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Spiritual Exemplars: The Pragmatism and Mystical Perspective of William James

Spiritual Exemplars: The Pragmatism and Mystical Perspective of William James

William James

Spiritual Exemplars: The Pragmatism and Mystical Perspective of William James

William James was the inspiration for our project on “spiritual exemplars” at the USC Center for Religion and Civic Culture. James, a philosopher and psychologist, believed that one learns more from what he called “religious geniuses” than from surveys of ordinary people.

This led our project team to develop a database of more than 500 people from around the world who were exceptional because of the humanitarian work they had done and were notable because of their religious values and spiritual practice. Eventually, we worked with journalists and researchers to profile 104 “spiritual exemplars” in 42 countries, representing 13 different religious traditions.

While other theorists shaped the project,1 James was its touchstone. In addition to James’ focus on exceptional people, several other elements of his thought have guided our research: 1) his acknowledgement of the “reality” of religious experience, 2) his pluralistic view of religion, 3) his appreciation of the social role of religious geniuses and 4) his pragmatism.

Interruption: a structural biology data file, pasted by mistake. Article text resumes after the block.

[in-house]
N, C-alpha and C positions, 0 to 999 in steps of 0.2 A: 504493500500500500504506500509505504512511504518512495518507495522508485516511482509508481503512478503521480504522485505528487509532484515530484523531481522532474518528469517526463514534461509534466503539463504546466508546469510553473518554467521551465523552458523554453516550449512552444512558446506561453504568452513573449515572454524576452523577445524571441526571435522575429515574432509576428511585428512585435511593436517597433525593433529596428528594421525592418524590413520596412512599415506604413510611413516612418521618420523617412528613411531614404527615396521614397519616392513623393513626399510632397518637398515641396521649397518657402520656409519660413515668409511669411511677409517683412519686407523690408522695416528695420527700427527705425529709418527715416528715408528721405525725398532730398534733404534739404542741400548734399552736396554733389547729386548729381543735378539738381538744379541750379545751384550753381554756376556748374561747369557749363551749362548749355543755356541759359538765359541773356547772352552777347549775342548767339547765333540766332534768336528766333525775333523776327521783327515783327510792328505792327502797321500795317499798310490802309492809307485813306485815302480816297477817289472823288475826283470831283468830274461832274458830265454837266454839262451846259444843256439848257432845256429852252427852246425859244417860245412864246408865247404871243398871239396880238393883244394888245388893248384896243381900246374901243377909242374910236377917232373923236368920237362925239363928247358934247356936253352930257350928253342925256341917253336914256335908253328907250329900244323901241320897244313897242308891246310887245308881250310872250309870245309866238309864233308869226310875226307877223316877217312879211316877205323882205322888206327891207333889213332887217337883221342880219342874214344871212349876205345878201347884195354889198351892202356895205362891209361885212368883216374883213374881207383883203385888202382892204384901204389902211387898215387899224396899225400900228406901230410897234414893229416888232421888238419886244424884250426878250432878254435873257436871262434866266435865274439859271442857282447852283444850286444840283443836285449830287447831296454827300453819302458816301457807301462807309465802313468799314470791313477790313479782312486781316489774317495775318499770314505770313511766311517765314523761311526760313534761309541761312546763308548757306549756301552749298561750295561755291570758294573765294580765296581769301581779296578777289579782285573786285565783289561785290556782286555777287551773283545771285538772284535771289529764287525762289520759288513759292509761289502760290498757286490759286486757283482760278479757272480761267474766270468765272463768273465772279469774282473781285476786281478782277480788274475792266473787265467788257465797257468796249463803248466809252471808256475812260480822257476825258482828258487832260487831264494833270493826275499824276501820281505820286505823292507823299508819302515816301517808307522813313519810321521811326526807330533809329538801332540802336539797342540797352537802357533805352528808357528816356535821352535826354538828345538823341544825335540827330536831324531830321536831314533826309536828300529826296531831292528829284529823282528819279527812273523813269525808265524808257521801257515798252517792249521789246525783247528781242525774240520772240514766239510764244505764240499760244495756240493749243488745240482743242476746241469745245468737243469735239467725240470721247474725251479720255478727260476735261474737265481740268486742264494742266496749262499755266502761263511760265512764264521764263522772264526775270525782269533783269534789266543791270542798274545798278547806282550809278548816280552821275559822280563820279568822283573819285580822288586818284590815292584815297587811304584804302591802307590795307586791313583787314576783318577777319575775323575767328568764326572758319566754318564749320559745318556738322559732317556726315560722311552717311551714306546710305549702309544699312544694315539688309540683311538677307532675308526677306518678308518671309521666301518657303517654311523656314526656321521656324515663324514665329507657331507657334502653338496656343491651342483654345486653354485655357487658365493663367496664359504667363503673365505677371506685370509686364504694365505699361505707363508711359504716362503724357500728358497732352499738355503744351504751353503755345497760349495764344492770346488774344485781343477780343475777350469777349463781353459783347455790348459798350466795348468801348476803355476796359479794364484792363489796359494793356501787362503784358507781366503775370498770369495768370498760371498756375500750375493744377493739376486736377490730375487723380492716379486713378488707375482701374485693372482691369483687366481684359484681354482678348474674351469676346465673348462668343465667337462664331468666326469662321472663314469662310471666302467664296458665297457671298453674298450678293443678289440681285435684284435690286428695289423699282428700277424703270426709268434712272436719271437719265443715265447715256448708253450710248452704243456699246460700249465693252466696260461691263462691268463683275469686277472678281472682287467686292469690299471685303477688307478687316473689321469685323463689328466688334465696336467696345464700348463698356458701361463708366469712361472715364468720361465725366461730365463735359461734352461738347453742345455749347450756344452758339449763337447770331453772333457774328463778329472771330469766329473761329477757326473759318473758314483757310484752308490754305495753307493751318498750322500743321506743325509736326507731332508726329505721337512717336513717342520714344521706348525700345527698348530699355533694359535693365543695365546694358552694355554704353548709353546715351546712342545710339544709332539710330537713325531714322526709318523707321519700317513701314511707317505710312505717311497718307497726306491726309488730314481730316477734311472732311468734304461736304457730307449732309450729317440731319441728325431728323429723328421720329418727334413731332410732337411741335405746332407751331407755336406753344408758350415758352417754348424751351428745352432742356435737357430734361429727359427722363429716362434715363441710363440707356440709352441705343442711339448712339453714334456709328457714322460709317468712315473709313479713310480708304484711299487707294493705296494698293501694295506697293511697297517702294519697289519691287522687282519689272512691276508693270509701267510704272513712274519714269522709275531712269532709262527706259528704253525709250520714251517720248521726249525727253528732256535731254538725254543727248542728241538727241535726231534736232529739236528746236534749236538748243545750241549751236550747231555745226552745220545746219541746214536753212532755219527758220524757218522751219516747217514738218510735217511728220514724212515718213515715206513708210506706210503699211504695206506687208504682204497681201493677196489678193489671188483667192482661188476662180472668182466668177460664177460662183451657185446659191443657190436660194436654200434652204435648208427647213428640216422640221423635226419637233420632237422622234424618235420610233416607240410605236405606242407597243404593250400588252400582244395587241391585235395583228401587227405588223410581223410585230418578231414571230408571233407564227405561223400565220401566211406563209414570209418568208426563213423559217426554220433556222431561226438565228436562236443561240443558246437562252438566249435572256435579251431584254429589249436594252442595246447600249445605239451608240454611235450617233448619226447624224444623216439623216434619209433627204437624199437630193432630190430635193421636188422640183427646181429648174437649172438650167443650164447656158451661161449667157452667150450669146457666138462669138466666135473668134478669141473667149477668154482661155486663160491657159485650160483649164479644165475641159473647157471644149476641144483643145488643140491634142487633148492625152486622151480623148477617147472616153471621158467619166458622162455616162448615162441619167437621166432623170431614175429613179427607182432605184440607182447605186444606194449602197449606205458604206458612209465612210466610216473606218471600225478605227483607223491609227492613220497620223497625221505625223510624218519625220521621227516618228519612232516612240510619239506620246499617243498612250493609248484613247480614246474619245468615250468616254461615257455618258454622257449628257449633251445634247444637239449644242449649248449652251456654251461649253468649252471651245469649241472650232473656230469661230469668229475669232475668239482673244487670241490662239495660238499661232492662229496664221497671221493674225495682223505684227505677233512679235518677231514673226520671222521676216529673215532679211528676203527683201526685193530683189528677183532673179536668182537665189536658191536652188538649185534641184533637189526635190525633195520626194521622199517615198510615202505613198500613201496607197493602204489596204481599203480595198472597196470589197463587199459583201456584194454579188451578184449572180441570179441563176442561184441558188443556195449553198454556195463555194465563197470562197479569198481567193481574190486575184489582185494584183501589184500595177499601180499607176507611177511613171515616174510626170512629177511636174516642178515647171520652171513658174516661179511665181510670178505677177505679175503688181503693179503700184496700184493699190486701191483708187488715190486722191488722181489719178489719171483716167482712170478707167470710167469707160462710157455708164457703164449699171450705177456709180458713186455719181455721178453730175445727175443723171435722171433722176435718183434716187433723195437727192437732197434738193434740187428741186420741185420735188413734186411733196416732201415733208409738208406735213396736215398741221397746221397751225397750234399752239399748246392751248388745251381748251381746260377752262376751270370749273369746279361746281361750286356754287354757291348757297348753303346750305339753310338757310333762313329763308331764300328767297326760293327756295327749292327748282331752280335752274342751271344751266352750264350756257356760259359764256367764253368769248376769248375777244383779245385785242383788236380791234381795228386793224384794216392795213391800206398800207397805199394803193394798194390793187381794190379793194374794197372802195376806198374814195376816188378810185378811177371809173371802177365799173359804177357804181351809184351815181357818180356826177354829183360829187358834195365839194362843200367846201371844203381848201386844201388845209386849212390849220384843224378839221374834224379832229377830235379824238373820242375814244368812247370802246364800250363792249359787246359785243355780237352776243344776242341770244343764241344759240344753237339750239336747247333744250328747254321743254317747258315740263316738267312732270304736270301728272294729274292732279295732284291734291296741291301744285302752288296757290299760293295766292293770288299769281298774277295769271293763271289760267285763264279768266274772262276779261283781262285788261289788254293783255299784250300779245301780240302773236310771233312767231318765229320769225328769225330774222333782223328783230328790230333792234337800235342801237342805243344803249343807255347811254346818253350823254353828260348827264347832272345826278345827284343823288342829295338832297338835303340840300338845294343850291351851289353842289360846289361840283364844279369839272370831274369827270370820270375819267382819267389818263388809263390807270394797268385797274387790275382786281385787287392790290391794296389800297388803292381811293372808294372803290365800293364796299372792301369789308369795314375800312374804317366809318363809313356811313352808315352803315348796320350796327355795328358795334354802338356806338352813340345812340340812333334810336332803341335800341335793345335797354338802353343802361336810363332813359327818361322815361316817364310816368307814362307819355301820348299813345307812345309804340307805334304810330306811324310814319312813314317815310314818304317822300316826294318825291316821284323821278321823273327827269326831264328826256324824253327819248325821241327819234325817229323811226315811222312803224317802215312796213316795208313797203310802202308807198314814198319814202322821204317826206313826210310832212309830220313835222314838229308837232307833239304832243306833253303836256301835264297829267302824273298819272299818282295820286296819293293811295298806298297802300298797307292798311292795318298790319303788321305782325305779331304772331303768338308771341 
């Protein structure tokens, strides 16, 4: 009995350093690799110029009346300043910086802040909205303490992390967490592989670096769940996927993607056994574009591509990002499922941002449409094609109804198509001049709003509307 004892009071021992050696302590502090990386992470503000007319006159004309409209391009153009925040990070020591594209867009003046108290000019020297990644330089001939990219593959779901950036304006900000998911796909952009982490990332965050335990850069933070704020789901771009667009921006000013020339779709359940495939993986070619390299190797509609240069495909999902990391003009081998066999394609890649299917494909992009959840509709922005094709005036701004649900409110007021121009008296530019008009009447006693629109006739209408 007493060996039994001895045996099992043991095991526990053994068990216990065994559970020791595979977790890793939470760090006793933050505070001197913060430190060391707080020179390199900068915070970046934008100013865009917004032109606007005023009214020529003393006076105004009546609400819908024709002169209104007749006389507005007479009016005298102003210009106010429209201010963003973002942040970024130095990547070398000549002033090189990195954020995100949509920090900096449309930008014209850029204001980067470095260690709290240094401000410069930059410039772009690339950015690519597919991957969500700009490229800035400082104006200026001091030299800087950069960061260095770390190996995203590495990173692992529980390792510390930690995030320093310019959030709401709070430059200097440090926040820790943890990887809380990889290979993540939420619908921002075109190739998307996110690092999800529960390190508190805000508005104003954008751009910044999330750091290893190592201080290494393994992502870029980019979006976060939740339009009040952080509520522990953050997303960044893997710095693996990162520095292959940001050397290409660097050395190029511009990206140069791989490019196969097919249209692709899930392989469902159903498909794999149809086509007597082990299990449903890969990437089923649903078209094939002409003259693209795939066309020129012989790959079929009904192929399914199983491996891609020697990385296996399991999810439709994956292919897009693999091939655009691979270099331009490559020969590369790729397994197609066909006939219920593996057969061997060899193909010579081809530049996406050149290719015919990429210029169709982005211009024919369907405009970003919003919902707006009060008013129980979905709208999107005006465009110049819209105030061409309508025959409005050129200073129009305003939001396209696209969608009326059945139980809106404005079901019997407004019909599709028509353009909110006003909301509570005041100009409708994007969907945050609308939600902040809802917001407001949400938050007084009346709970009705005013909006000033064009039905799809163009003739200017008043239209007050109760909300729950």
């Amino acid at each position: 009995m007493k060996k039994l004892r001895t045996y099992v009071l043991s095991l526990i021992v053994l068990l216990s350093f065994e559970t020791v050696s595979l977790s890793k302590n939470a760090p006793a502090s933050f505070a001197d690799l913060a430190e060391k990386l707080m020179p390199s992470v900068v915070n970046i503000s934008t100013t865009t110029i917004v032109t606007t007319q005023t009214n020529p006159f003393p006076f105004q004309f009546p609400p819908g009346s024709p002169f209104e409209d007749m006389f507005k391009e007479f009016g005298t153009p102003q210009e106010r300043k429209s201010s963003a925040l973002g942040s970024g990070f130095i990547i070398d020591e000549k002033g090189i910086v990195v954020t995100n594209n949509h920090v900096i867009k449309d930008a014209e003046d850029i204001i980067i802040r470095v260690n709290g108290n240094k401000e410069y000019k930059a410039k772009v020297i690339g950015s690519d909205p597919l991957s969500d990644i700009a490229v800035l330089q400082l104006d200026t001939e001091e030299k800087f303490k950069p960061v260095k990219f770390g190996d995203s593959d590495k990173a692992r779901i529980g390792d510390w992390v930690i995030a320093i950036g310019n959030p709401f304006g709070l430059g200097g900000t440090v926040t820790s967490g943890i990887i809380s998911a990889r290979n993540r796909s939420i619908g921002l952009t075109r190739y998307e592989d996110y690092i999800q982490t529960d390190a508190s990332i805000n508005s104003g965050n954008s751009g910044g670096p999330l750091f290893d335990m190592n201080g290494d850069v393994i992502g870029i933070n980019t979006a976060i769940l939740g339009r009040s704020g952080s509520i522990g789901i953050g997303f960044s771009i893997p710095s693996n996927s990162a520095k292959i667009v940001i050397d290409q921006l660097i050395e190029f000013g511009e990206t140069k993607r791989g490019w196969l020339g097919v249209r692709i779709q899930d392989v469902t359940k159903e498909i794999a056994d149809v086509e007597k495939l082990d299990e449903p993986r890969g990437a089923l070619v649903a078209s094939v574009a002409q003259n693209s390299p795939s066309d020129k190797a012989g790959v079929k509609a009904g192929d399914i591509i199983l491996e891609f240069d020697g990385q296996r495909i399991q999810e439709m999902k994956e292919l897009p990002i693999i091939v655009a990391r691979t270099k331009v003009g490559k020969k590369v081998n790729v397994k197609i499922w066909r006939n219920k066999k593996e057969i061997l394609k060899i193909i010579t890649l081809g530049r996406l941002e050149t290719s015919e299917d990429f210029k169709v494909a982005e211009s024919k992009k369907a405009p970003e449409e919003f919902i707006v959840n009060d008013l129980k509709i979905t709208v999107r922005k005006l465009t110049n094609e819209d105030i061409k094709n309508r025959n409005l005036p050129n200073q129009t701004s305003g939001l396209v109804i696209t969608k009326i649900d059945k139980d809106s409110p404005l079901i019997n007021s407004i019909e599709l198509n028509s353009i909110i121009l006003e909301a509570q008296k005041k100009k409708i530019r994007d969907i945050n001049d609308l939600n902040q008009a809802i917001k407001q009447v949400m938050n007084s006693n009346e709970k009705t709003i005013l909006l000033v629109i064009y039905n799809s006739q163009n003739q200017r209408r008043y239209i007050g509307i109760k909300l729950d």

At the same time, James’ perspective is incomplete in that he is very psychological in his approach and ignores the communal and institutional role of religion, a critique posed by the philosopher Charles Taylor in his analysis of James. Yet, ultimately, James’s emphasis on “will” or volition illuminates how exemplars’ spiritual understanding allows them to take agency in the face of difficult social issues. 

James is regarded as America’s most original philosopher; in addition, he is often referred to as the father of American psychology. His father was the Swedenborgian theologian Henry James Sr., and his brother was prominent novelist Henry James. His most famous book related to religion is Varieties of Religious Experience, which is still used as a resource book for many people in Alcoholics Anonymous. The Principles of Psychology is his groundbreaking text in psychology. Along with Charles Sanders Peirce, James established the philosophical school known as pragmatism.

The Reality of Religious Experience

Maggie Gobran, known as Mama Maggie, with Coptic children in Egypt.

Maggie Gobran, known in Egypt as Mama Maggie for her care of poor Coptic children, is a mystic. She spends two months in a monastery while running an organization that serves thousands of children and families. In my interview, she described hearing God’s voice and having visions in dreams. A skeptic who appreciates all she has done as a humanitarian might still have difficulty understanding these experiences or might try to rationalize them away. 

James rejected reductionism and affirmed the reality of religious experience even though he was not particularly religious. Instead, as an empiricist, he said that one cannot ignore the fact that people throughout the ages have religious experiences. To make his point, James cited hundreds of cases of dramatic experiences, drawing on a compilation put together by the author Edwin Starbuck.